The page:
Product Development 101
The Chasm is a concept popularized in the early 1990s by Geoffrey Moore that states, basically, that the functionality (or simply the marketing, as some might argue) of a product must improve to a point where the majority of people see its value.
Innovators and early adopters will participate based solely on vision. They will put up with a buggy product, self-service integrations, unclear and vague onboarding procedures, and many other inconveniences because for them, the pain of staying the same is higher than the pain of change.
Everyone else wants a complete, reliable, and proven solution before they commit. They do not want to fiddle with the thing, create a bunch of technical bug reports, and could care less about being featured the startup's slick-looking website. Their pain of staying the same is lower than their pain of change.
For every issue or problem out there, we all fall somewhere on this spectrum. You are an innovator in some areas, and a laggard in others. Where we fall depends on our core interests, what's going on in our lives, and other things.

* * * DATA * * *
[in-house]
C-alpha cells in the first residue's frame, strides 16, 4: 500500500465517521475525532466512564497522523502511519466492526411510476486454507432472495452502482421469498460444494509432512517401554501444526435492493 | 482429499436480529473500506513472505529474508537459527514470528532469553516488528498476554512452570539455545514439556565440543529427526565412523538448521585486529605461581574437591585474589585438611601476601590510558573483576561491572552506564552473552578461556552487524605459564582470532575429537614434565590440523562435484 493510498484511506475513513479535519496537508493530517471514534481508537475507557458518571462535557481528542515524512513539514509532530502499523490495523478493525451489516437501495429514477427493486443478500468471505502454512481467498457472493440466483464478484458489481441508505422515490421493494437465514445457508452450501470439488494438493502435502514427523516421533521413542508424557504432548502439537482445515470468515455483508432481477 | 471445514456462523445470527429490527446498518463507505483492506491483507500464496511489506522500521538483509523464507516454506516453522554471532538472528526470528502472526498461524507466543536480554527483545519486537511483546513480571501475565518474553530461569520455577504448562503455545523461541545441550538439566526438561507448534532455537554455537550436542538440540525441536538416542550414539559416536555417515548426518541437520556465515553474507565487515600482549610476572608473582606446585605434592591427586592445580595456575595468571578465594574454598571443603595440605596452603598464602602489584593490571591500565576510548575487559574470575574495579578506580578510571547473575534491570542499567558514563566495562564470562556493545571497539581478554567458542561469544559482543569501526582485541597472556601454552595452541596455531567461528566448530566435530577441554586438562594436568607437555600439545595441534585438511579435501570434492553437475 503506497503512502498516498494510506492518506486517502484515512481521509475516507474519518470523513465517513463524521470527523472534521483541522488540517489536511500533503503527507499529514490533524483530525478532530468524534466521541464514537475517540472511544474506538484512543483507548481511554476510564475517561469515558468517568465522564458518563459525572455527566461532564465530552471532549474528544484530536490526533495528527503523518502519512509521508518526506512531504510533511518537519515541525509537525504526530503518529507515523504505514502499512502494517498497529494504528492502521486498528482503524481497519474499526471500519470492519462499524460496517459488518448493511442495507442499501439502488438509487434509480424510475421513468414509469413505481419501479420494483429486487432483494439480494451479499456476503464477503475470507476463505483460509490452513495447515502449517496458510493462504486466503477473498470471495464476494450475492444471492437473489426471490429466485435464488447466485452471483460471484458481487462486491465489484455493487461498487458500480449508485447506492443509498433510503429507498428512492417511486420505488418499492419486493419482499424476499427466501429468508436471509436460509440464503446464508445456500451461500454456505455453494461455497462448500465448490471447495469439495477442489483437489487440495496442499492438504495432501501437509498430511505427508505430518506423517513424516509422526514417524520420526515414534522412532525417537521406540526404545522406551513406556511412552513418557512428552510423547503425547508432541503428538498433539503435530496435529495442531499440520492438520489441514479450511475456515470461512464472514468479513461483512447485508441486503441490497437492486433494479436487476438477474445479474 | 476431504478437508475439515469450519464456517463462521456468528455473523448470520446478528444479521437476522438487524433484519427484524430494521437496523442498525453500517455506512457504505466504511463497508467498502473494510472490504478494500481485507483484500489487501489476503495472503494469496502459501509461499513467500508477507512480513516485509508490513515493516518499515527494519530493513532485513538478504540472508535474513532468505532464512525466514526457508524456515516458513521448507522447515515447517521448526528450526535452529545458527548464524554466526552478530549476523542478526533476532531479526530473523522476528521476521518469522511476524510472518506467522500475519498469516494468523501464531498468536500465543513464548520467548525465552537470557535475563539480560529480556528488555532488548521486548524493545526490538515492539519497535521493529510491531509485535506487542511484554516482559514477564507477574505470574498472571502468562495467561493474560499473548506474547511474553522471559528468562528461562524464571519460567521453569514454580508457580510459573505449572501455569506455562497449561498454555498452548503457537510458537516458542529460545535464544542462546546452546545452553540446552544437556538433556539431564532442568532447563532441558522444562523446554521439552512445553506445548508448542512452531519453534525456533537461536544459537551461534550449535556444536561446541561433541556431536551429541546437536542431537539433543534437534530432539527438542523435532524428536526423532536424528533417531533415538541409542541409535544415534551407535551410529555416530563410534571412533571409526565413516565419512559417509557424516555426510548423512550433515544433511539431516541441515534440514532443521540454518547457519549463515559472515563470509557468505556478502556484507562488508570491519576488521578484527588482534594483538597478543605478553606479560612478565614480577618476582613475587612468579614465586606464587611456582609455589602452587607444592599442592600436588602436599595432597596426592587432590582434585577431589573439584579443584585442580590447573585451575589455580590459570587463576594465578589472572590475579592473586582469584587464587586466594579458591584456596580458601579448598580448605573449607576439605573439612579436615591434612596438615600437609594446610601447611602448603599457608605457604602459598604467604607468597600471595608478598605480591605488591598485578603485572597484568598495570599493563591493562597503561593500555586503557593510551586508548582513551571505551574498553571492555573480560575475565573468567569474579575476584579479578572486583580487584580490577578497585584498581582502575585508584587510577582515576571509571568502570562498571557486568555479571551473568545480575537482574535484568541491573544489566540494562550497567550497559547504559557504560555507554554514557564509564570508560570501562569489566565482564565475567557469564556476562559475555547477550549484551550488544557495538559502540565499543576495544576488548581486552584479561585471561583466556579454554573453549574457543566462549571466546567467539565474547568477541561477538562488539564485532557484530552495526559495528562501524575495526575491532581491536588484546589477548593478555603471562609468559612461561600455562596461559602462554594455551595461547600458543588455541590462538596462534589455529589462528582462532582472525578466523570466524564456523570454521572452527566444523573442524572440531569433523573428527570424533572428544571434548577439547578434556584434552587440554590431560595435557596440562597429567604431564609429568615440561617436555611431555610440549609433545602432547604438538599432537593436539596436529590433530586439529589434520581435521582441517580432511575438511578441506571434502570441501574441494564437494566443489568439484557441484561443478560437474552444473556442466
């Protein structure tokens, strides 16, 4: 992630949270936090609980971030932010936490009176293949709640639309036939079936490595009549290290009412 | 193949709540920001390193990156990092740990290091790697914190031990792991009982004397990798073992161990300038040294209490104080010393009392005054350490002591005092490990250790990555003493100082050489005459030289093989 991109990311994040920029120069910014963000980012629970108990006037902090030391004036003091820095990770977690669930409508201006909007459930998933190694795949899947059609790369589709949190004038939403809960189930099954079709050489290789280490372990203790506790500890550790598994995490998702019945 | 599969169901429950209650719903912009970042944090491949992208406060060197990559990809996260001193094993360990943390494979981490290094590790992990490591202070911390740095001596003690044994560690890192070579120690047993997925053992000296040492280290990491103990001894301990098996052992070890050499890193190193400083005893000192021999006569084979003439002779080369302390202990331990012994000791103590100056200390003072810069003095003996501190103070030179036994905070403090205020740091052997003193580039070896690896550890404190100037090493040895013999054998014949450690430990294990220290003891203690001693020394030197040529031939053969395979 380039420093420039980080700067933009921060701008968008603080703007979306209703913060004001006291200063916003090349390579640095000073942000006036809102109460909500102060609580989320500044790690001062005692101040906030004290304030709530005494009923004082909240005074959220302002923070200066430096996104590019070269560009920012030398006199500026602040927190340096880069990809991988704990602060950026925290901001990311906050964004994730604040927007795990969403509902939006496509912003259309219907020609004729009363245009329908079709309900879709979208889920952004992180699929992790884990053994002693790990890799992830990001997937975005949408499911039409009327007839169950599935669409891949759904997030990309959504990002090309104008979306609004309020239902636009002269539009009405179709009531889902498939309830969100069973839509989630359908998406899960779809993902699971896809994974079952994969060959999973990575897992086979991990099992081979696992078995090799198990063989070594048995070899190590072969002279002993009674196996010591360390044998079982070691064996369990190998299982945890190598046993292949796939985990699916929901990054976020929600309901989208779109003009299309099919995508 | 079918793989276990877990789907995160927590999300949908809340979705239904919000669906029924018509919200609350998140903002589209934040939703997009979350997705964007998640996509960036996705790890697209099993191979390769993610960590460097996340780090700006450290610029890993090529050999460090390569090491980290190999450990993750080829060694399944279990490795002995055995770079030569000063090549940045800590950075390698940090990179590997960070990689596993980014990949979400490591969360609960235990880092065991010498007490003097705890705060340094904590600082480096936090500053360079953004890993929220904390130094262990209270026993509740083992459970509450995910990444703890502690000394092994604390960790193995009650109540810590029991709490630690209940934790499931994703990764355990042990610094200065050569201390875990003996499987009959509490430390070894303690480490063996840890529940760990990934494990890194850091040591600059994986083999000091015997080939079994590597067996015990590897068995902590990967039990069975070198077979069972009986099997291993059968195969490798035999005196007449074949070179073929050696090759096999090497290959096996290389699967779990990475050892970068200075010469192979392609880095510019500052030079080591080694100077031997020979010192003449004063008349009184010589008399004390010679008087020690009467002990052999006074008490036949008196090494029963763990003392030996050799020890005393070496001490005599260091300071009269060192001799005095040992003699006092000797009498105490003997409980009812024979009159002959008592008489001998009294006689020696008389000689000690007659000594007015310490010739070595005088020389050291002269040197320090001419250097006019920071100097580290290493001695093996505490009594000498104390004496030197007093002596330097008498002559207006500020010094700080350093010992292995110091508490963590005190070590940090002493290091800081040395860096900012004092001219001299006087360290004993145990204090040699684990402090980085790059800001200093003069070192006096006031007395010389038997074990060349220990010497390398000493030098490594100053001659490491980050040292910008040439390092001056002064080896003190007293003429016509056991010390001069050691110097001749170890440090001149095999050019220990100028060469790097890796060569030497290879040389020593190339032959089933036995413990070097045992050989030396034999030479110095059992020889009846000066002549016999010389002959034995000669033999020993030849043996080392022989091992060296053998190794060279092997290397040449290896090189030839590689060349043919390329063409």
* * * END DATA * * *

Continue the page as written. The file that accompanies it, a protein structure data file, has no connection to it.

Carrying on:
But MOST of the time, for MOST things, MOST of us are on the right of the chasm. This is certainly true when it comes to the budget. Most people live comfortable, good lives, so they don't have much real reason to go do extra things to solve personal financial problems.
This might sound counter-intuitive because we constantly hear all kinds of statistics about how horrific the state of financial literacy is, but mostly this seems to be the latest tactic in creating a sense of urgency to draw people into a marketing/education funnel for various financial products and services. Why would several 100+ year old financial institutions jump on the bandwagon of openly admitting how poorly they have been serving their customers?
For this reason, I believe the budget has not yet been able to successfully cross the chasm. The budget is not something that can be forced onto someone.